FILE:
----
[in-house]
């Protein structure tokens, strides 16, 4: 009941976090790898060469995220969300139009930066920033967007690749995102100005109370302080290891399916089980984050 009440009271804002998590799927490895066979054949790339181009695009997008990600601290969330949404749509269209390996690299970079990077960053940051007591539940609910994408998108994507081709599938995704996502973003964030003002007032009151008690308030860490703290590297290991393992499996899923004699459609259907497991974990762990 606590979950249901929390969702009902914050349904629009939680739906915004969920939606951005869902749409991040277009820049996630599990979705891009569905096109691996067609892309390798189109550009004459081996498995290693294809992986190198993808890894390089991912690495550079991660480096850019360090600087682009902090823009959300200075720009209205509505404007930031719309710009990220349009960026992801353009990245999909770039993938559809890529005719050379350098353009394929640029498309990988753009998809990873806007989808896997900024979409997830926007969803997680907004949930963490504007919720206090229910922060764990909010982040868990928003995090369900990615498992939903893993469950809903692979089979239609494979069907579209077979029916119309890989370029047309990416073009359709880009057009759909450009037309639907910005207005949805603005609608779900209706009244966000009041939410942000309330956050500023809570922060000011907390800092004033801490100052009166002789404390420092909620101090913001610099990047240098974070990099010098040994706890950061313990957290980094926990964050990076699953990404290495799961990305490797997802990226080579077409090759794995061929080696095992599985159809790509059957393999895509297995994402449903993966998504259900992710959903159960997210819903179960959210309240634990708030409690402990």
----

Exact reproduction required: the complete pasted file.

[in-house]
């Protein structure tokens, strides 16, 4: 009941976090790898060469995220969300139009930066920033967007690749995102100005109370302080290891399916089980984050 009440009271804002998590799927490895066979054949790339181009695009997008990600601290969330949404749509269209390996690299970079990077960053940051007591539940609910994408998108994507081709599938995704996502973003964030003002007032009151008690308030860490703290590297290991393992499996899923004699459609259907497991974990762990 606590979950249901929390969702009902914050349904629009939680739906915004969920939606951005869902749409991040277009820049996630599990979705891009569905096109691996067609892309390798189109550009004459081996498995290693294809992986190198993808890894390089991912690495550079991660480096850019360090600087682009902090823009959300200075720009209205509505404007930031719309710009990220349009960026992801353009990245999909770039993938559809890529005719050379350098353009394929640029498309990988753009998809990873806007989808896997900024979409997830926007969803997680907004949930963490504007919720206090229910922060764990909010982040868990928003995090369900990615498992939903893993469950809903692979089979239609494979069907579209077979029916119309890989370029047309990416073009359709880009057009759909450009037309639907910005207005949805603005609608779900209706009244966000009041939410942000309330956050500023809570922060000011907390800092004033801490100052009166002789404390420092909620101090913001610099990047240098974070990099010098040994706890950061313990957290980094926990964050990076699953990404290495799961990305490797997802990226080579077409090759794995061929080696095992599985159809790509059957393999895509297995994402449903993966998504259900992710959903159960997210819903179960959210309240634990708030409690402990």